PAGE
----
Q: As brands evolve, so do their audiences. What are some tactics companies use to ensure brands remain aligned with their core audiences or adapt to new audiences as market forces change?
A: First, brands need to be very clear about who their desired target audience is and focus on serving that audience. This is more difficult than it sounds — I’ve seen many companies try to be all things to all people for fear of not capturing everyone who could possibly want their product/service. Oftentimes, this results in an offering that is too broad to appeal deeply to any one audience and prevents the brand from truly taking root. It’s best to build a core, loyal audience first and expand from there.
Disneyland, for example, has historically catered to families with children. Over time, the theme park has added new rides and shows and expanded some of its marketing to appeal to a broader audience, but at the heart, it continues to remain true to its core demographic.
Starbucks is an example of a company that built a loyal core audience for its coffee drinks and the experience of its stores. There was period of time when it expanded very quickly and got into music, food, ice cream, merchandise and more — and it lost focus of its core customer and started losing marketshare to a wide array of competitors. Since then, it has recommitted itself to its heritage of coffee and the store experience.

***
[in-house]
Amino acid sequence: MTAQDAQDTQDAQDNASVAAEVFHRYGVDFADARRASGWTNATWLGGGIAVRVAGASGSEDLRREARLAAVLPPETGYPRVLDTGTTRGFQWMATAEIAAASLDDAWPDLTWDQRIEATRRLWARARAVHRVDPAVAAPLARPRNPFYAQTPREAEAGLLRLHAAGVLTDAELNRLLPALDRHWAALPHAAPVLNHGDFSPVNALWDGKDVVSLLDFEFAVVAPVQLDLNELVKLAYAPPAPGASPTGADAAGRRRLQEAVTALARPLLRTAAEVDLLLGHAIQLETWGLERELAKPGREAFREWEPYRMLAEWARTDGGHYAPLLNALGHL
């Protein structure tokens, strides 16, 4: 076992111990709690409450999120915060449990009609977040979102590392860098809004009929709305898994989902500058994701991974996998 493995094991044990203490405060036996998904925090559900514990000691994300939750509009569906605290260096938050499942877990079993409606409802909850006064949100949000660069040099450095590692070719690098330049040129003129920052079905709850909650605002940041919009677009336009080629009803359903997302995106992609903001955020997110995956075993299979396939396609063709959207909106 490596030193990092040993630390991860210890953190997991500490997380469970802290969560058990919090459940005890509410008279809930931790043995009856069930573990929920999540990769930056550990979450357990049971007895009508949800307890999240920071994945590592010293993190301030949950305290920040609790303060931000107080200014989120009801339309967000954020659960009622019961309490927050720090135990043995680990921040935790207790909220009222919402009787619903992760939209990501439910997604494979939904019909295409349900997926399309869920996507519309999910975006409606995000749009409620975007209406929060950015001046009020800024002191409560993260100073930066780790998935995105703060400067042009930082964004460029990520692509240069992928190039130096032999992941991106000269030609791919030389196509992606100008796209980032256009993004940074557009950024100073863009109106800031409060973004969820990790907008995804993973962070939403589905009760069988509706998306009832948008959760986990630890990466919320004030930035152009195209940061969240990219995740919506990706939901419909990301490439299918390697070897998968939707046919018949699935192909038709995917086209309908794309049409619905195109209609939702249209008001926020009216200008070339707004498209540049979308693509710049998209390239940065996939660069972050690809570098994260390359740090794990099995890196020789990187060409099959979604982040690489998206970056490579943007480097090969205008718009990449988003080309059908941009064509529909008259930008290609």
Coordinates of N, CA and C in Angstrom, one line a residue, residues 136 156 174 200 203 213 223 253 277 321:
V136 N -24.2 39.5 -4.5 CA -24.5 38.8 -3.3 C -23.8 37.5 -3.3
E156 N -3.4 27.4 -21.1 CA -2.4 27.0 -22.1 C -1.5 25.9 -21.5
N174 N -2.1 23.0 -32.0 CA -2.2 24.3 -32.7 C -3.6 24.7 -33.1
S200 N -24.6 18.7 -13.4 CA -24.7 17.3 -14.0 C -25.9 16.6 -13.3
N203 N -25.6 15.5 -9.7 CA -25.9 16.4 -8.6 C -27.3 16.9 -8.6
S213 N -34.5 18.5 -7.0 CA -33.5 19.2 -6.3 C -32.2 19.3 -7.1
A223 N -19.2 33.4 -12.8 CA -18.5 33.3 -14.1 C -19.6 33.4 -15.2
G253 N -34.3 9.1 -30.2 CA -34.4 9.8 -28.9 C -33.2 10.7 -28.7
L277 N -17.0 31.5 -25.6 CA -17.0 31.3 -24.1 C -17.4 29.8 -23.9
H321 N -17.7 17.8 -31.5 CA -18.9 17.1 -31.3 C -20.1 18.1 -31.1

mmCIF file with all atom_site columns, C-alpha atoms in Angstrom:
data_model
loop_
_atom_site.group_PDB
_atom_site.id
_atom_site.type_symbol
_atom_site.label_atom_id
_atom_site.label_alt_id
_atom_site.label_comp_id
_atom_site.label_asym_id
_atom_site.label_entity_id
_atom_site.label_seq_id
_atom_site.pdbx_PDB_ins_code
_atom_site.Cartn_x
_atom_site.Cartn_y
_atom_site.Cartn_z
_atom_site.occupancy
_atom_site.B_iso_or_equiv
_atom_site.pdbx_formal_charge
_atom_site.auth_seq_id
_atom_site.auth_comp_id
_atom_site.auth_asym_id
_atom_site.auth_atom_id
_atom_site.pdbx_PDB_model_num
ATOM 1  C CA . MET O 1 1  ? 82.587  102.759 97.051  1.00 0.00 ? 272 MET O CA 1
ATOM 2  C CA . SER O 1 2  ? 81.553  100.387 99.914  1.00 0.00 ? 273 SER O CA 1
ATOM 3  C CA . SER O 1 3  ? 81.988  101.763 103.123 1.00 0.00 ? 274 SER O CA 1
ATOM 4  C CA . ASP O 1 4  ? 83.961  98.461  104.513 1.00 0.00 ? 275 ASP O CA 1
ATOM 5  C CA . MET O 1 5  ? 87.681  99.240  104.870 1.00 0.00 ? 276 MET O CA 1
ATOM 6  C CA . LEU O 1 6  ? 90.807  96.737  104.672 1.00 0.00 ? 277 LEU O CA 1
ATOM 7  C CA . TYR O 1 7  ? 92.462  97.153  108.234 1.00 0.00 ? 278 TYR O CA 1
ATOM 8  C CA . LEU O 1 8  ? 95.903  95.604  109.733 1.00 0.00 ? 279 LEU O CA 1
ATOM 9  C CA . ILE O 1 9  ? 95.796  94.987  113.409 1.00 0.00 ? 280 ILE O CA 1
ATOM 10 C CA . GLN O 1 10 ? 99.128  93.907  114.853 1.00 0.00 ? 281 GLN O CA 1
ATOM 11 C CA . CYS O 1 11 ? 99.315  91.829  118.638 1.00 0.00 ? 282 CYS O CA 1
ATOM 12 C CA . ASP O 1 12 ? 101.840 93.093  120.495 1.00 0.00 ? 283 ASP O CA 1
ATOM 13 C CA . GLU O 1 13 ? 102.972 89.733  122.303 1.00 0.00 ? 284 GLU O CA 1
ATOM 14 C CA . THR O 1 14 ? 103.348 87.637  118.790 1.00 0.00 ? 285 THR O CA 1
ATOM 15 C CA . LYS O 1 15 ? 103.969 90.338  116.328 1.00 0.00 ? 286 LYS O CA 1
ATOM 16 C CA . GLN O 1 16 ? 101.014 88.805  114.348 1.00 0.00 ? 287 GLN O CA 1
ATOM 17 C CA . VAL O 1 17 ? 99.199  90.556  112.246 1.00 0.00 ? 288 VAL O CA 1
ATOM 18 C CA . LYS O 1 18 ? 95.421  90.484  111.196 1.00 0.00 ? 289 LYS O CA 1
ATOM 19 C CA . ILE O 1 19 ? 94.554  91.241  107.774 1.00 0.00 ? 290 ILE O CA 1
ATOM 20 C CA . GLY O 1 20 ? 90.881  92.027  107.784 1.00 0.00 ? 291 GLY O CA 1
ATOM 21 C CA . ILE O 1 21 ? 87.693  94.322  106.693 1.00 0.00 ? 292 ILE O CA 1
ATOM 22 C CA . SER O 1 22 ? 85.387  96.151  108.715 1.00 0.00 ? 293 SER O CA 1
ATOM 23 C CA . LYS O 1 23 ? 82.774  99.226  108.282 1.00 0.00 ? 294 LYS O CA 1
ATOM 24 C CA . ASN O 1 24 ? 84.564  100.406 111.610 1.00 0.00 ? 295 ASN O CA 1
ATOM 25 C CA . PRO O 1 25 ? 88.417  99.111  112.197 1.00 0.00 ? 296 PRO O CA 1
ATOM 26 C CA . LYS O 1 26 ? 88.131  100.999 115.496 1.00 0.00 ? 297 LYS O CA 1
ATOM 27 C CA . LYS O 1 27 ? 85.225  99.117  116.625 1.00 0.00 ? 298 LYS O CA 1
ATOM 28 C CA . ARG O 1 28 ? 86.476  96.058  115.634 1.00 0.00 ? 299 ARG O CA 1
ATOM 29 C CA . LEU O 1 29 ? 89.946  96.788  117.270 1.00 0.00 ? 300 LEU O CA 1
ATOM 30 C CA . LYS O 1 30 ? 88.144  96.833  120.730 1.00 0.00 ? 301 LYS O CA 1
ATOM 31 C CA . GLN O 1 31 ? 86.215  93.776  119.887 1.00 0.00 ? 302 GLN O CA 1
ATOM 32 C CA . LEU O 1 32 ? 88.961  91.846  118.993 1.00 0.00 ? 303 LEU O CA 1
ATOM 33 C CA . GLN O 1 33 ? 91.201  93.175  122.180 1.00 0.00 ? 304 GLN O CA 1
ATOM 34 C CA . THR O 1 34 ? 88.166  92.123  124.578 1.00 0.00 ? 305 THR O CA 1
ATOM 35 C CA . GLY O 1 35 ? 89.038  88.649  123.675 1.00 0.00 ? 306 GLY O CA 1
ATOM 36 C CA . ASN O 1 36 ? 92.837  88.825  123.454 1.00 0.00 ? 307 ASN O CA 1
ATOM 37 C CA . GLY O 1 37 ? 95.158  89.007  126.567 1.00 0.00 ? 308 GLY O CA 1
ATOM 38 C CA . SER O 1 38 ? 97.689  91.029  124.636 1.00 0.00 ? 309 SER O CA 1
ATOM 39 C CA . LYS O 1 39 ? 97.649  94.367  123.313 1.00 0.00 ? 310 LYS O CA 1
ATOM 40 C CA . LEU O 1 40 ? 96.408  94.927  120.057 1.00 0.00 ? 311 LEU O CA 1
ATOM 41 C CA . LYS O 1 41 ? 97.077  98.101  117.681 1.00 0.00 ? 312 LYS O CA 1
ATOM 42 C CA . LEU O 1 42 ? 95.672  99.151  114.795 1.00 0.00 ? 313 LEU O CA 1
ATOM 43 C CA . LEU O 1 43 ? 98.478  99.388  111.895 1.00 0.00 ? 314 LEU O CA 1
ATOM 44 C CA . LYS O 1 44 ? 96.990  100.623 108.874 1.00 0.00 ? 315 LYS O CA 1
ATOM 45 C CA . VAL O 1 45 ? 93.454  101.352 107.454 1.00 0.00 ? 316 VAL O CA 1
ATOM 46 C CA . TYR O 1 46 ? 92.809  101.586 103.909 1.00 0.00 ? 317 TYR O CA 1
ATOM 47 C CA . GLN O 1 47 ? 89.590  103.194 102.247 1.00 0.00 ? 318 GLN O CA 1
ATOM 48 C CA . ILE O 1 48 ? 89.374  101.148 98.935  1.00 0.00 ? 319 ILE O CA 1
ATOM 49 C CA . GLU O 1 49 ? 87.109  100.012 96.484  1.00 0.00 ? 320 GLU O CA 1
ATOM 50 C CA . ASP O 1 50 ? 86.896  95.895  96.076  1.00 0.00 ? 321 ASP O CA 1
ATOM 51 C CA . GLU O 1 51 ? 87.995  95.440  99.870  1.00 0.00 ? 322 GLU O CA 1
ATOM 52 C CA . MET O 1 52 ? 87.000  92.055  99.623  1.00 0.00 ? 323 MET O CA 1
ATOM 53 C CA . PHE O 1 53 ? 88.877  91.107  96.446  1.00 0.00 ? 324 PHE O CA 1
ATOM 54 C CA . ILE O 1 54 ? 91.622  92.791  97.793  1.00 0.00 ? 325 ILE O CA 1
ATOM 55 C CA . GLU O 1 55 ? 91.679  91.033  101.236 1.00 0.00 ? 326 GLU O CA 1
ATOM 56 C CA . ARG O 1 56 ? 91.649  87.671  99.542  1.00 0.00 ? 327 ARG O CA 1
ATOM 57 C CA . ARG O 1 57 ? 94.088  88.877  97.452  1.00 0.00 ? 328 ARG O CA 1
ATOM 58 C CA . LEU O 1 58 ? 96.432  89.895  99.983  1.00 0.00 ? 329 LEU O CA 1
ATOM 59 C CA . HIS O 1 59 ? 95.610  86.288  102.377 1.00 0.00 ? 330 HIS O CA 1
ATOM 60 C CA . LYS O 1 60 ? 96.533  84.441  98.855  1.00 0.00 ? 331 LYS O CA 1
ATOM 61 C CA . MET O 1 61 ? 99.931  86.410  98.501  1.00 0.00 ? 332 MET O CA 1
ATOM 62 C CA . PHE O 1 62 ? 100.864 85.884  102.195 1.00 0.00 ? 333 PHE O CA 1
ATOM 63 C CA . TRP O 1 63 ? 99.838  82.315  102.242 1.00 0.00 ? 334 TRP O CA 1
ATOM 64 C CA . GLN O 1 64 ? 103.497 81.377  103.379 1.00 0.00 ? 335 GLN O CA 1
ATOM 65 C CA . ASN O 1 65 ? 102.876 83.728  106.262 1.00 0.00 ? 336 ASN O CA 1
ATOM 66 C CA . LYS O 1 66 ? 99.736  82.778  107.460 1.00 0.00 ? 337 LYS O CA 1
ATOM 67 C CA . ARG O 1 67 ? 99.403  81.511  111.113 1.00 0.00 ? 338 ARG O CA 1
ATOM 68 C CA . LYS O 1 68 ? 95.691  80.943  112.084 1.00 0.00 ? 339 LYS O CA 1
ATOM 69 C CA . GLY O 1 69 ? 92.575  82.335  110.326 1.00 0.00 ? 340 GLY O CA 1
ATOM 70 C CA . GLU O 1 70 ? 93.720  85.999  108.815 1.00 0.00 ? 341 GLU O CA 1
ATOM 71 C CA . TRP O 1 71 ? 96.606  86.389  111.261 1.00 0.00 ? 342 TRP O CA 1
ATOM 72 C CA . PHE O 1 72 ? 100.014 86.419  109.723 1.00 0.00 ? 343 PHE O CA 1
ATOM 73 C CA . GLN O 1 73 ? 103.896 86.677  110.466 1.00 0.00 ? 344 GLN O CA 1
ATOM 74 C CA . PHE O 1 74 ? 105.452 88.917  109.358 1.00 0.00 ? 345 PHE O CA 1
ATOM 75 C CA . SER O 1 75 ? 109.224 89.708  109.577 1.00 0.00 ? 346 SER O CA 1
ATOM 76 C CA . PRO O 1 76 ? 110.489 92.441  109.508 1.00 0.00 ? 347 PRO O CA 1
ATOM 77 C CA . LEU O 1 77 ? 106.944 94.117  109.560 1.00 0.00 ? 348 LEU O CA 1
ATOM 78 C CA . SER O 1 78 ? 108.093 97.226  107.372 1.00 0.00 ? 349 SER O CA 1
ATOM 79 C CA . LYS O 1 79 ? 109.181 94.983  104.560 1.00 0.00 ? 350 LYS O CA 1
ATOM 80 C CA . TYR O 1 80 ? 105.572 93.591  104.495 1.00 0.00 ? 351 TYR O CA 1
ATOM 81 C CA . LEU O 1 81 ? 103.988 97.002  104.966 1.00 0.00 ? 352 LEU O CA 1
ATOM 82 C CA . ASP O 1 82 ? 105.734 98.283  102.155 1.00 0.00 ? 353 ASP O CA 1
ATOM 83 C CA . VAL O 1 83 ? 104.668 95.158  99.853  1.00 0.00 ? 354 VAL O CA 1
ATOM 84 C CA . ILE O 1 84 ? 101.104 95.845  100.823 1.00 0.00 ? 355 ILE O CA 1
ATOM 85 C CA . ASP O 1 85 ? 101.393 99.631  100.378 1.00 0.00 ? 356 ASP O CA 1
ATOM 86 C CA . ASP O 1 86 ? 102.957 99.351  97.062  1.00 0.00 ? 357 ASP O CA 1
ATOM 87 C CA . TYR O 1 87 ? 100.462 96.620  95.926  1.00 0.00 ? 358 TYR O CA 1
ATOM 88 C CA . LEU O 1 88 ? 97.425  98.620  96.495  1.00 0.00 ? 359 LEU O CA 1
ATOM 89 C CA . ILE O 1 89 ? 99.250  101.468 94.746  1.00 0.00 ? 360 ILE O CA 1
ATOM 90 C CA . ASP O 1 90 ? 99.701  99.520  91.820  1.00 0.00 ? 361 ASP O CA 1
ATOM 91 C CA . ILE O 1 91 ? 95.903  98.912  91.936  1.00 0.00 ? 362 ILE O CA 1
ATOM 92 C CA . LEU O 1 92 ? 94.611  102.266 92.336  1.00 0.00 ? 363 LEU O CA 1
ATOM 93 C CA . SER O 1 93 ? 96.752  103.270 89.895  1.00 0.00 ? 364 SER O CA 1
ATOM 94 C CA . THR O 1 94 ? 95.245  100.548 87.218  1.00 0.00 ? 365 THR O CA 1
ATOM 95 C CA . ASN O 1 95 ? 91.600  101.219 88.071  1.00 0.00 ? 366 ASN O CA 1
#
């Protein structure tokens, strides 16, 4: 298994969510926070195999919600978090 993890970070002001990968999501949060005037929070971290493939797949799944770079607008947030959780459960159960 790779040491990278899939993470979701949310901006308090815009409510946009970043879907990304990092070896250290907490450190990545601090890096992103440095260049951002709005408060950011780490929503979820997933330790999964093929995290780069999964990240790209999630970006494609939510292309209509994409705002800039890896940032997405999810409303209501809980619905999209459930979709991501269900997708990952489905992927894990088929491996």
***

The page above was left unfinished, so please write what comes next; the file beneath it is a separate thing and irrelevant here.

FOR THE REST OF ROSABEL’S INTERVIEW, CLICK HERE.
WATCH FOR MORE FROM THE LIQUID BRAND SUMMIT 2011
We’ll soon be publishing more content from the Liquid Brand Summit, including additional video interviews with our expert session leaders, as well as key findings from the Summit’s 10 sessions.
Also, check out this year’s top tech brands, as named by the the Liquid Brand Impact Report 2011.
For more on brand transformation, visit Liquid Agency.144 comments